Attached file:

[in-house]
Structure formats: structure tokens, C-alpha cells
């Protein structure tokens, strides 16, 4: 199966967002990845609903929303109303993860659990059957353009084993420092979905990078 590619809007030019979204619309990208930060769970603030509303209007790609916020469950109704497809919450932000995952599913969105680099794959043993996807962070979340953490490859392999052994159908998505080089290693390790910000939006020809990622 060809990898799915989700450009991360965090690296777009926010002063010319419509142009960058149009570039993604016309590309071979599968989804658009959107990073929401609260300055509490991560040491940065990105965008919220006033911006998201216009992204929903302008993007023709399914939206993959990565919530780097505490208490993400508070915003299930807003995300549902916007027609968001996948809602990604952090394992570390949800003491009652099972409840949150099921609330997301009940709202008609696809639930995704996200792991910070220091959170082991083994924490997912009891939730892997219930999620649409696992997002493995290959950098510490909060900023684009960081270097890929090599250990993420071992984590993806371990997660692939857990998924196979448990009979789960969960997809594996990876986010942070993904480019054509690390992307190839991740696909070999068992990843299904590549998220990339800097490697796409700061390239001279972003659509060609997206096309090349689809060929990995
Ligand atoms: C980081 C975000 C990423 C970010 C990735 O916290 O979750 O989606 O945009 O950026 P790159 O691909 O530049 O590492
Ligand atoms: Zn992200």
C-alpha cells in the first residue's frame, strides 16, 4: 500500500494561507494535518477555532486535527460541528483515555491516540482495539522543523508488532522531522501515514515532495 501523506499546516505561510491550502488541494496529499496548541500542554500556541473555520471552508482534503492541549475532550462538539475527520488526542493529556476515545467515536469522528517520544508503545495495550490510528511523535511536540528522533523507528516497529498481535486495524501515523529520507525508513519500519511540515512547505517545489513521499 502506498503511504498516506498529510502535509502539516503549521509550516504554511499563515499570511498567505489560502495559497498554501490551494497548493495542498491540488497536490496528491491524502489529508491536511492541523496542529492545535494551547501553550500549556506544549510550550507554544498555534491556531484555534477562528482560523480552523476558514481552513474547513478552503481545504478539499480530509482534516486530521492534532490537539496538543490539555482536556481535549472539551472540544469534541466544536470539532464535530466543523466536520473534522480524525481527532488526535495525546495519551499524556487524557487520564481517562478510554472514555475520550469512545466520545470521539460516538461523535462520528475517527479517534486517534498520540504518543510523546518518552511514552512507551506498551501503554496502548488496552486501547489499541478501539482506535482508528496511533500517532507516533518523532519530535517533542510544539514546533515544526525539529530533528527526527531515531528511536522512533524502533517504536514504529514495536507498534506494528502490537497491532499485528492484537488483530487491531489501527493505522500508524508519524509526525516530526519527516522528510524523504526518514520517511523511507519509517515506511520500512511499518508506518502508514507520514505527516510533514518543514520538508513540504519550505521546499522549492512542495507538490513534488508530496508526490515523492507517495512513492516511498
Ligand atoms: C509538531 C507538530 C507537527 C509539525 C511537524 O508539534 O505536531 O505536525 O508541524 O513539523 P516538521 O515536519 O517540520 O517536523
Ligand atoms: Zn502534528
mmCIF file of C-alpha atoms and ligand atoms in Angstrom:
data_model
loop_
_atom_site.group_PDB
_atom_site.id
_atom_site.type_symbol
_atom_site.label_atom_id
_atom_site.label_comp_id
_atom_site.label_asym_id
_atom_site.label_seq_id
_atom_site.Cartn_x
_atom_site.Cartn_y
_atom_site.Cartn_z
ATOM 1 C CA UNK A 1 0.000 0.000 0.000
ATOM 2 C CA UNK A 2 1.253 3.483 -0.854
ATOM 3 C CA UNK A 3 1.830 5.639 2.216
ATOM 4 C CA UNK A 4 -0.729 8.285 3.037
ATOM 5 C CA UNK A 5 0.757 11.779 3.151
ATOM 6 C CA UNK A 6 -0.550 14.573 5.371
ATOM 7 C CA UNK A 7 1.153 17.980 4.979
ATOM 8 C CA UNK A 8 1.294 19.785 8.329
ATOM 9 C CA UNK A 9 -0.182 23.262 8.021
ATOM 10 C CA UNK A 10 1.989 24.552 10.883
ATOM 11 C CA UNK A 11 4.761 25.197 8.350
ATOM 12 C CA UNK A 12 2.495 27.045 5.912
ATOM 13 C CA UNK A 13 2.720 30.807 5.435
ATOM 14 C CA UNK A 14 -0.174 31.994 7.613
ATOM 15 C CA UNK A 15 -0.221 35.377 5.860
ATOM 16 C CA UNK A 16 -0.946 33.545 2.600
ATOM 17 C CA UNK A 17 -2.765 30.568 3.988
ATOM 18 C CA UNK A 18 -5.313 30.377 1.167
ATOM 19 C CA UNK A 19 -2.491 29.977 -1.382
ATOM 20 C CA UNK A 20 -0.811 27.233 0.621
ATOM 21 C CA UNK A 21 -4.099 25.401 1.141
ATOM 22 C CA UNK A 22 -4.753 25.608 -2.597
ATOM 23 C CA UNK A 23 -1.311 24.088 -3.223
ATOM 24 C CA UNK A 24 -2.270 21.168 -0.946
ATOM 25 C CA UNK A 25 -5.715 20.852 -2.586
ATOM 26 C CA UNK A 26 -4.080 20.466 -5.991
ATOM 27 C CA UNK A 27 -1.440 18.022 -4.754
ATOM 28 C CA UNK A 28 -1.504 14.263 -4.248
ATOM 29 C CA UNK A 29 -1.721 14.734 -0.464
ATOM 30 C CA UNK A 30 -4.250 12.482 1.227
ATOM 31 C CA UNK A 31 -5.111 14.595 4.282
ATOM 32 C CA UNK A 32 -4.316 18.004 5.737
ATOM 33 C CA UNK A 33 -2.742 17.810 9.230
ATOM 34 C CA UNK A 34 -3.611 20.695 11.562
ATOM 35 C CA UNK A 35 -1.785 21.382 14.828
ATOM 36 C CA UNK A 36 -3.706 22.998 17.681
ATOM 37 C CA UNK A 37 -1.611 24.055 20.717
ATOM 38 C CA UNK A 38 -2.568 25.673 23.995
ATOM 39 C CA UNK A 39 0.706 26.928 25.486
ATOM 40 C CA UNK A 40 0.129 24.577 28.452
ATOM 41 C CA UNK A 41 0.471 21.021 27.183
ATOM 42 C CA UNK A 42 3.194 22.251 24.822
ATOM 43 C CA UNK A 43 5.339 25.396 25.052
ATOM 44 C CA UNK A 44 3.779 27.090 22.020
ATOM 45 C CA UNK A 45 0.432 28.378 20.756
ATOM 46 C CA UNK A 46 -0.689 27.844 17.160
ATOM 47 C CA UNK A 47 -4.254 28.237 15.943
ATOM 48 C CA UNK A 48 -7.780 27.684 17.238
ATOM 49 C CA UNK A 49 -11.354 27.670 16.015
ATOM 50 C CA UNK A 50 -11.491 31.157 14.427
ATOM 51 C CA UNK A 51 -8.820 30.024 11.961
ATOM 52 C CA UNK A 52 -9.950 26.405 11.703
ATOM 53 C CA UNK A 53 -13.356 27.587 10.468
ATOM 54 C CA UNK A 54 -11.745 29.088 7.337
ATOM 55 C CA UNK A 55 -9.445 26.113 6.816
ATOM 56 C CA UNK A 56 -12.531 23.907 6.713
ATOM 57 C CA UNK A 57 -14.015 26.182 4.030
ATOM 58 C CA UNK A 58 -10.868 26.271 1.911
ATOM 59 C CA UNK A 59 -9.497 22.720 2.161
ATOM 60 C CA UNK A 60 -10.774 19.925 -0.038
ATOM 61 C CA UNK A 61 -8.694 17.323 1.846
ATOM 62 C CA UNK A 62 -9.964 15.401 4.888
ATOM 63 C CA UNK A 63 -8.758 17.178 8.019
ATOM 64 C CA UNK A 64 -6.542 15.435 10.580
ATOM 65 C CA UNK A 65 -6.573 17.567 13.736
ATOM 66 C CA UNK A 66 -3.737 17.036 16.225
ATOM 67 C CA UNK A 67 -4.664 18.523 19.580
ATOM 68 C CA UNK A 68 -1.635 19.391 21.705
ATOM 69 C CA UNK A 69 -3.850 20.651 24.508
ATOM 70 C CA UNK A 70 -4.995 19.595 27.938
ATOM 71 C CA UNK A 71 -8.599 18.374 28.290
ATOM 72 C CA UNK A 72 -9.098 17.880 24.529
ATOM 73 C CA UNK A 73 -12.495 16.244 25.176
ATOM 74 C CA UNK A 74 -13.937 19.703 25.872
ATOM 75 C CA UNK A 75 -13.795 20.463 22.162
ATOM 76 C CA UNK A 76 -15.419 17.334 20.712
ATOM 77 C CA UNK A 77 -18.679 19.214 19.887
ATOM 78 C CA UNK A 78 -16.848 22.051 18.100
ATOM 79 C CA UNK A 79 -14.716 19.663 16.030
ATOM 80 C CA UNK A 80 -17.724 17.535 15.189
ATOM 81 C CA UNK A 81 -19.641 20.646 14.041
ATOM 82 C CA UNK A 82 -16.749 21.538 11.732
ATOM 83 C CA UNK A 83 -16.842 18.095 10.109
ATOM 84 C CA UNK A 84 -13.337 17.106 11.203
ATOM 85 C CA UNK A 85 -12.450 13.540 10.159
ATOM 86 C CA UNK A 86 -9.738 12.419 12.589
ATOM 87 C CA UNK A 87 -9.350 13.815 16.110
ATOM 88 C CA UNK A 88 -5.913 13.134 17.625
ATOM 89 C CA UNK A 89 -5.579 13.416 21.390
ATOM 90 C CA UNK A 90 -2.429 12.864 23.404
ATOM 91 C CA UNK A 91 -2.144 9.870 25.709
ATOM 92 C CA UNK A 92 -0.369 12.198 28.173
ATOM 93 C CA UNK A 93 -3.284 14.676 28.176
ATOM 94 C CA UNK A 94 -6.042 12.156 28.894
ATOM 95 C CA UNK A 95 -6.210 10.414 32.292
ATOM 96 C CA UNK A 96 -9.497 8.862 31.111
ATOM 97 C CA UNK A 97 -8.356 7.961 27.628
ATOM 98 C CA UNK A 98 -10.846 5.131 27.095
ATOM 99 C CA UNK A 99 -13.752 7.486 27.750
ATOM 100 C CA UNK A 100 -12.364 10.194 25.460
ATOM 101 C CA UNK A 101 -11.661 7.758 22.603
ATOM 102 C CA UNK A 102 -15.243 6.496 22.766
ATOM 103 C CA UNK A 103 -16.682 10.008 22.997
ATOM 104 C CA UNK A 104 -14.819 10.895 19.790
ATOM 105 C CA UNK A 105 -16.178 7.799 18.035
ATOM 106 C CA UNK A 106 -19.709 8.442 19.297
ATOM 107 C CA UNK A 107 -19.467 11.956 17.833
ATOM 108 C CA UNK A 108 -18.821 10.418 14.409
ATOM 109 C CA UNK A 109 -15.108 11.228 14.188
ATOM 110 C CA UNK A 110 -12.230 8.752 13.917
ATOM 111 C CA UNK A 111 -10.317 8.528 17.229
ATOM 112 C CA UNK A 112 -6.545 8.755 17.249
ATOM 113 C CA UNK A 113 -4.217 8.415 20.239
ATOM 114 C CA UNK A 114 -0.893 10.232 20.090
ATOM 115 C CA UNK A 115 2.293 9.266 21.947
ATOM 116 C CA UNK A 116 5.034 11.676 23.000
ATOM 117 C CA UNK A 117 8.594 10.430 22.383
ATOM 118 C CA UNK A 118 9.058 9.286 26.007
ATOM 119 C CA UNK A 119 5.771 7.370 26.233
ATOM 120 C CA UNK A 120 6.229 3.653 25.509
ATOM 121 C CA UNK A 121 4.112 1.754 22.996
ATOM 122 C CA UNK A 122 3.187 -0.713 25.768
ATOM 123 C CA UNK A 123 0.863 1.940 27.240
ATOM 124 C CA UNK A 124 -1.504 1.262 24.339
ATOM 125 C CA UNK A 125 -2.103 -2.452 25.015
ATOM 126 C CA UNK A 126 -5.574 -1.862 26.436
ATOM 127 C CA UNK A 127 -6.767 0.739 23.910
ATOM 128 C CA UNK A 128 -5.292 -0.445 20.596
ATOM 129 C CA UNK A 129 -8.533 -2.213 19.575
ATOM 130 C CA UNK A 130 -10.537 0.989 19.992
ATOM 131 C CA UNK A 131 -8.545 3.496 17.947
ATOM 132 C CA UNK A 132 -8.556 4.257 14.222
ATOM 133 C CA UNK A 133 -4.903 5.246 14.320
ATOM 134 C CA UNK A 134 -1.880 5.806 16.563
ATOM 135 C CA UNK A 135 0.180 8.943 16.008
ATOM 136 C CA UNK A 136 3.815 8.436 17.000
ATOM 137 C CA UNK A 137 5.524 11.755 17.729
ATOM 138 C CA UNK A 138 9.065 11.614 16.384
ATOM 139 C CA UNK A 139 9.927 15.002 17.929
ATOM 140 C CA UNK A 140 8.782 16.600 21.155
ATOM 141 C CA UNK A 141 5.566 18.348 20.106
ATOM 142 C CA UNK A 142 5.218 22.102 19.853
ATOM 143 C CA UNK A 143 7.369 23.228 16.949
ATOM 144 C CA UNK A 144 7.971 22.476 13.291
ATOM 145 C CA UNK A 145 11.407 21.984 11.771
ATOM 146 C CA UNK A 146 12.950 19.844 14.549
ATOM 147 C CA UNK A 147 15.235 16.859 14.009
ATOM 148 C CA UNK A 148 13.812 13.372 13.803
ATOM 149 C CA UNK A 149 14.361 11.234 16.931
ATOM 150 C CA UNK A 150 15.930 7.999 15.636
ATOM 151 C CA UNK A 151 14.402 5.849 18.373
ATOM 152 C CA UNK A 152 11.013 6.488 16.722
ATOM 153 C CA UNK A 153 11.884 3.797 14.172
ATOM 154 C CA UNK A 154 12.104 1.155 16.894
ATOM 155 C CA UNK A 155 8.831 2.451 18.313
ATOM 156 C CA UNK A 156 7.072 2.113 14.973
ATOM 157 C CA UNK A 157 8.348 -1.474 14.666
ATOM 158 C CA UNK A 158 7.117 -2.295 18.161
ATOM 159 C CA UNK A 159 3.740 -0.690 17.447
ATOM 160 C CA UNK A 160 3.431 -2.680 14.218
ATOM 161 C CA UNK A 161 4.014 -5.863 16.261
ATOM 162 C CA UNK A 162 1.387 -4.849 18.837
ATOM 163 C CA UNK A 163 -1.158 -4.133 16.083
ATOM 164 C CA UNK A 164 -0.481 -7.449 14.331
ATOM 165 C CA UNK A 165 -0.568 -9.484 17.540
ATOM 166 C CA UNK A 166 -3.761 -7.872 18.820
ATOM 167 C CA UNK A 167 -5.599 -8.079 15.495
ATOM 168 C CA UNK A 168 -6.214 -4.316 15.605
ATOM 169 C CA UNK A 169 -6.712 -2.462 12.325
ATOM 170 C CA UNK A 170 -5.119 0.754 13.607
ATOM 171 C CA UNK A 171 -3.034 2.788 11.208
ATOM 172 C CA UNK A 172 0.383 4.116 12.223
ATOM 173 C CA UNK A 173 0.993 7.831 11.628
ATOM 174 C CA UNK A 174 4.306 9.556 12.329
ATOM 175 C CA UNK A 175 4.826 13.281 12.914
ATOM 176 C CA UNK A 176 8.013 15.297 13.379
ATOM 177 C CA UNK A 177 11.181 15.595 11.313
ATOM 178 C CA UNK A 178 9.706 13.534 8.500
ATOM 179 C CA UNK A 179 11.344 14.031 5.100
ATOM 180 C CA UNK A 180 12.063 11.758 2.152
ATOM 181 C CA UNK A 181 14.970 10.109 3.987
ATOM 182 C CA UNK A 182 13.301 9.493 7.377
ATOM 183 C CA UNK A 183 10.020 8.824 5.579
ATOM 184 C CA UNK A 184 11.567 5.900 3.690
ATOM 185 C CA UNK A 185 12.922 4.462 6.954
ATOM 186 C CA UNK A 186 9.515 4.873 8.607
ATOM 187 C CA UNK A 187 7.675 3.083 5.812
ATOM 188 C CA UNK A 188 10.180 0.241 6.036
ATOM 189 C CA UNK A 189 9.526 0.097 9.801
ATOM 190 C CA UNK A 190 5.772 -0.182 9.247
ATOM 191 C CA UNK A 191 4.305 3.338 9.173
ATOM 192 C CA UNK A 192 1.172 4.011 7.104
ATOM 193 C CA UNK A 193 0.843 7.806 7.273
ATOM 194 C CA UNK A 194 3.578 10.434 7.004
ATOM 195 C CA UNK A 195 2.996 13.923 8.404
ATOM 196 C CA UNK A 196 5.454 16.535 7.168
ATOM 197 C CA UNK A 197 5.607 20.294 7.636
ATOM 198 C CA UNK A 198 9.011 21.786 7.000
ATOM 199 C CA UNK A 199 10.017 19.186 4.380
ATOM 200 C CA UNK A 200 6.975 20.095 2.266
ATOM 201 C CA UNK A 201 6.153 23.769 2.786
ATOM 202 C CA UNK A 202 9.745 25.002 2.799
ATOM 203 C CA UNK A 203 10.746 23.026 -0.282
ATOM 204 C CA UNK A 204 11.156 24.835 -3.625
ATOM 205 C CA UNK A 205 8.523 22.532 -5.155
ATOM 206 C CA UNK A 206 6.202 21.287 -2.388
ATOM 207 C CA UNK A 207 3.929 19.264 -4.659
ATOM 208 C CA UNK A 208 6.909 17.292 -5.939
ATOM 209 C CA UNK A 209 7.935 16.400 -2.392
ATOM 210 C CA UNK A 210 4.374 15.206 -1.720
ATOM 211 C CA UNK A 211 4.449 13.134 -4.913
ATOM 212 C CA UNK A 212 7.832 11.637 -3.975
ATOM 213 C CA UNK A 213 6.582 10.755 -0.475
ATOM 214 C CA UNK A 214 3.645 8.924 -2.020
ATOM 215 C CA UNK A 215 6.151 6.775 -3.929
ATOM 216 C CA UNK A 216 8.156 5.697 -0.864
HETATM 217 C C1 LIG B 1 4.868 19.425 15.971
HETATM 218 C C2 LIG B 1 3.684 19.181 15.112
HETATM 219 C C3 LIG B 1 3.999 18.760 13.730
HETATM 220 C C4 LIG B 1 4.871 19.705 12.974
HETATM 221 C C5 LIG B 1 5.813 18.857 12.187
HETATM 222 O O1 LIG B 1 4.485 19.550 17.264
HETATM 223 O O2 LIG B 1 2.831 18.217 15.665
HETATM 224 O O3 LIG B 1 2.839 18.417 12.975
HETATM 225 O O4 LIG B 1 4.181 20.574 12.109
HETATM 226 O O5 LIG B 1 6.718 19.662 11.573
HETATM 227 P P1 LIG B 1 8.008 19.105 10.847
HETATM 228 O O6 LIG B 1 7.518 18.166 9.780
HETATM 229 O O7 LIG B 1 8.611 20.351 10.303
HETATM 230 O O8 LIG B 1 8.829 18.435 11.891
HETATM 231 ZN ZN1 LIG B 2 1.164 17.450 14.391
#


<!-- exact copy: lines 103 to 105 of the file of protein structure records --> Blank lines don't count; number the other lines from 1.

ATOM 82 C CA UNK A 82 -16.749 21.538 11.732
ATOM 83 C CA UNK A 83 -16.842 18.095 10.109
ATOM 84 C CA UNK A 84 -13.337 17.106 11.203